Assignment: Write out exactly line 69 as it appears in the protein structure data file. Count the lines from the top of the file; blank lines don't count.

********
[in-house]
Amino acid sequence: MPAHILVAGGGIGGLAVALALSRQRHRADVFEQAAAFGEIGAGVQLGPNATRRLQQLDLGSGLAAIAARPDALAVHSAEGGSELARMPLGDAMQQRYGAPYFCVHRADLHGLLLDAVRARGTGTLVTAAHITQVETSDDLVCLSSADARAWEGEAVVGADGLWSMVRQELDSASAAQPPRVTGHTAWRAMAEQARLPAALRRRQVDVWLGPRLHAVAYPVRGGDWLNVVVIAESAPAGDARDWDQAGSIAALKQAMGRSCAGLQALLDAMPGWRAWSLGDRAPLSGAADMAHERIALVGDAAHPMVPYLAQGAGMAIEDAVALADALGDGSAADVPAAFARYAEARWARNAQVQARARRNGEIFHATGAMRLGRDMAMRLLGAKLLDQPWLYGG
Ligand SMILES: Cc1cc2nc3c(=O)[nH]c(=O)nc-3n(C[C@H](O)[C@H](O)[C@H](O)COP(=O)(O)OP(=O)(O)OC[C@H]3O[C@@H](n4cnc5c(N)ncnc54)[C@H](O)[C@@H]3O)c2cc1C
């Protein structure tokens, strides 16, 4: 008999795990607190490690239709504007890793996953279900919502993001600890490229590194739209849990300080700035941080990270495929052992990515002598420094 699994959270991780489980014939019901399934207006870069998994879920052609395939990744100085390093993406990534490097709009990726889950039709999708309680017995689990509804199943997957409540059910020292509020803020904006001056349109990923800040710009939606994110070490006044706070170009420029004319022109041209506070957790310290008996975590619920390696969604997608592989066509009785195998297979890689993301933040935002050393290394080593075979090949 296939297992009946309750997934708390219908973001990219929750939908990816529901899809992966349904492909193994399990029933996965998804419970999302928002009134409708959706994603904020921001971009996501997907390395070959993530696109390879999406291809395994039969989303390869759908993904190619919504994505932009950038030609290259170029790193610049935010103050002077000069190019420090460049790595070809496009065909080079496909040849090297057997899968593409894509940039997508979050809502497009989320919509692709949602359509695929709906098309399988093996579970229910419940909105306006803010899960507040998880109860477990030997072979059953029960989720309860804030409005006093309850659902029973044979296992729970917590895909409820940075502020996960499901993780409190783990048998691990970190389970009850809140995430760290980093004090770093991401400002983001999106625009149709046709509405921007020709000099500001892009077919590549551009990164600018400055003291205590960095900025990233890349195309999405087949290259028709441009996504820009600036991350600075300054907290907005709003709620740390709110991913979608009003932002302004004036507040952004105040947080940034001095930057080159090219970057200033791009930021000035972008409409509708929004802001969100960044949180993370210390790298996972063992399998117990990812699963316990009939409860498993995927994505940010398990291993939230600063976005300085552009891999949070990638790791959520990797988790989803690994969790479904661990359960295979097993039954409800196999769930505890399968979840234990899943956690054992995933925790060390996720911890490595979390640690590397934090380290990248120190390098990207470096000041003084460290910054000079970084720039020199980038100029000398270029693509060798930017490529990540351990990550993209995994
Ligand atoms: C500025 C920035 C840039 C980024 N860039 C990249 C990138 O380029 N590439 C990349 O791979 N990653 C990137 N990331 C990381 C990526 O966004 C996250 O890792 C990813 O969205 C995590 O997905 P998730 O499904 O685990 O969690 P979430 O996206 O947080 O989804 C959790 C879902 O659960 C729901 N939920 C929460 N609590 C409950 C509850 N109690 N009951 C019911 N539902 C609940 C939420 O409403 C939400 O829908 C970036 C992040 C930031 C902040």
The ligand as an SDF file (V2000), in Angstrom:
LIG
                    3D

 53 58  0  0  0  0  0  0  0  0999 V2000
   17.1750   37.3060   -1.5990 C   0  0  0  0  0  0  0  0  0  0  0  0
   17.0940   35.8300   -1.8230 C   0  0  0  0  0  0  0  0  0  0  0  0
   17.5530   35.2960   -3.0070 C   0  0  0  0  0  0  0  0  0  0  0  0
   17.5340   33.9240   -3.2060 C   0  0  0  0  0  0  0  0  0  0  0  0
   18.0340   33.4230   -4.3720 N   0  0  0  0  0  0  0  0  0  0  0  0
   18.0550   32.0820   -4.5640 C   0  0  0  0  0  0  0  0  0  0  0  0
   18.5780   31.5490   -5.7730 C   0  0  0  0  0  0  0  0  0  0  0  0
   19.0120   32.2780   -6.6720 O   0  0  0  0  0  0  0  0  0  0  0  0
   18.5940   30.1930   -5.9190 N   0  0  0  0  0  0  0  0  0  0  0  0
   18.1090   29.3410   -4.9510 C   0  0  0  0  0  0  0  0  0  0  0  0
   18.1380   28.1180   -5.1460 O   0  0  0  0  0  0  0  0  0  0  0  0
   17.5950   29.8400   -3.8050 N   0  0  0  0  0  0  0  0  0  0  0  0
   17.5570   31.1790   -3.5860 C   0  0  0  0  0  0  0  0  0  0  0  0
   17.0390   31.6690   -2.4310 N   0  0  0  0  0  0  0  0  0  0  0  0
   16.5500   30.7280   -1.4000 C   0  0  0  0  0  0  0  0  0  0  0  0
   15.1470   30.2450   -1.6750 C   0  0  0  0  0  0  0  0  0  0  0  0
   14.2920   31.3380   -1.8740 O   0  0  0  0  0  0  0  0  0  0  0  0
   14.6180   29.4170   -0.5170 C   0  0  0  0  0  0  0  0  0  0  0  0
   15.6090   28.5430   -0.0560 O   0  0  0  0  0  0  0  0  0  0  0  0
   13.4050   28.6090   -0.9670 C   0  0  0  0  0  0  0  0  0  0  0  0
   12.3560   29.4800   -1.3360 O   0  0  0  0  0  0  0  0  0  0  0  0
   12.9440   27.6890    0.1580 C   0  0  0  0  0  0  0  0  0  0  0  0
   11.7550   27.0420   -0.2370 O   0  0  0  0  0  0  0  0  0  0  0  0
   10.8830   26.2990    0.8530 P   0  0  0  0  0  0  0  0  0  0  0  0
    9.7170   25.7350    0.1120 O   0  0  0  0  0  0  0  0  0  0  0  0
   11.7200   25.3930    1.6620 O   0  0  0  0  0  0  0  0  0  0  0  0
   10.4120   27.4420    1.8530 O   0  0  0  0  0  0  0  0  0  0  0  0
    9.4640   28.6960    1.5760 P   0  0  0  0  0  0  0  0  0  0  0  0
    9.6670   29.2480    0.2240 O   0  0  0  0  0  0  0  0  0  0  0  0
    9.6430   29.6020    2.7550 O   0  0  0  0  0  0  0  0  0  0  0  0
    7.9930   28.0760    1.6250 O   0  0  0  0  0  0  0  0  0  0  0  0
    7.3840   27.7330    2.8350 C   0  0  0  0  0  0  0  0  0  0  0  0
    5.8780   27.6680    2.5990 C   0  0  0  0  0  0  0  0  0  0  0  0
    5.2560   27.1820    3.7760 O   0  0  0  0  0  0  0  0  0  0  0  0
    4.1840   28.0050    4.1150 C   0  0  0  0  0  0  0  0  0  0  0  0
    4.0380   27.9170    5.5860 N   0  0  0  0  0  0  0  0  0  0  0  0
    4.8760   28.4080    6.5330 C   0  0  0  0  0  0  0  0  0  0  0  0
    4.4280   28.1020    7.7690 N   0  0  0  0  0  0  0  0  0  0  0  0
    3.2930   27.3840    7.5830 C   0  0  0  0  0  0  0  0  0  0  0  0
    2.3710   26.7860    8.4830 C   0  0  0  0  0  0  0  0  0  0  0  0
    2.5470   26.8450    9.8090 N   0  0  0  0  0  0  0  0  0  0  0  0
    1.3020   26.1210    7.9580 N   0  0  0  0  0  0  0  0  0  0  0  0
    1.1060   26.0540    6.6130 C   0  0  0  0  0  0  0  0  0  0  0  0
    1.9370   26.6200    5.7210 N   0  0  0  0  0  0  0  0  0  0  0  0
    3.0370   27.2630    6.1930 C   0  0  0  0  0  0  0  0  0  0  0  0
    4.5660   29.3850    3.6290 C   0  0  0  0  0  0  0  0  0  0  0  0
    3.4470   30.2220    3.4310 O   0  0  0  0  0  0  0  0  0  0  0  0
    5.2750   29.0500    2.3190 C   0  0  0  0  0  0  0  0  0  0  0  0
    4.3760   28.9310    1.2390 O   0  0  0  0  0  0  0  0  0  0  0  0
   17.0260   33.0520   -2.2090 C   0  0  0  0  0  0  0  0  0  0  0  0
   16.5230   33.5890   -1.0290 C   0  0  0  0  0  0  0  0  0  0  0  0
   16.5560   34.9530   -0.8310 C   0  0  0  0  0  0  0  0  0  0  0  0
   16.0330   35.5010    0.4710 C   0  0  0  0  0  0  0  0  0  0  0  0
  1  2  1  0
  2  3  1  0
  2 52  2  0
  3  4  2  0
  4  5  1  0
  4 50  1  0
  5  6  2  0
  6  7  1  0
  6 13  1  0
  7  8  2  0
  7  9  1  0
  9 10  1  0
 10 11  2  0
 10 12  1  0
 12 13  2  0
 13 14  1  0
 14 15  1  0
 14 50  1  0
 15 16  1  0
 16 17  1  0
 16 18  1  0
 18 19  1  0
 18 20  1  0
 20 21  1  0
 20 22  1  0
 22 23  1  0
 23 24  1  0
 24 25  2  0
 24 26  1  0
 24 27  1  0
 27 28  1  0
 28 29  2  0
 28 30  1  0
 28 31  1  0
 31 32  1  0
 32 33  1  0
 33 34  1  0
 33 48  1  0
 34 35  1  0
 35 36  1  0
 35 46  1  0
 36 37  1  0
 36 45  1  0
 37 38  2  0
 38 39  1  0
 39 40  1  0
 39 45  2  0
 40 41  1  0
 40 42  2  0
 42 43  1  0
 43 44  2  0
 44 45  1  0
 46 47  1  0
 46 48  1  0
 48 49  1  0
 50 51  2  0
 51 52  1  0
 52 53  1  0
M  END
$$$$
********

  5  6  2  0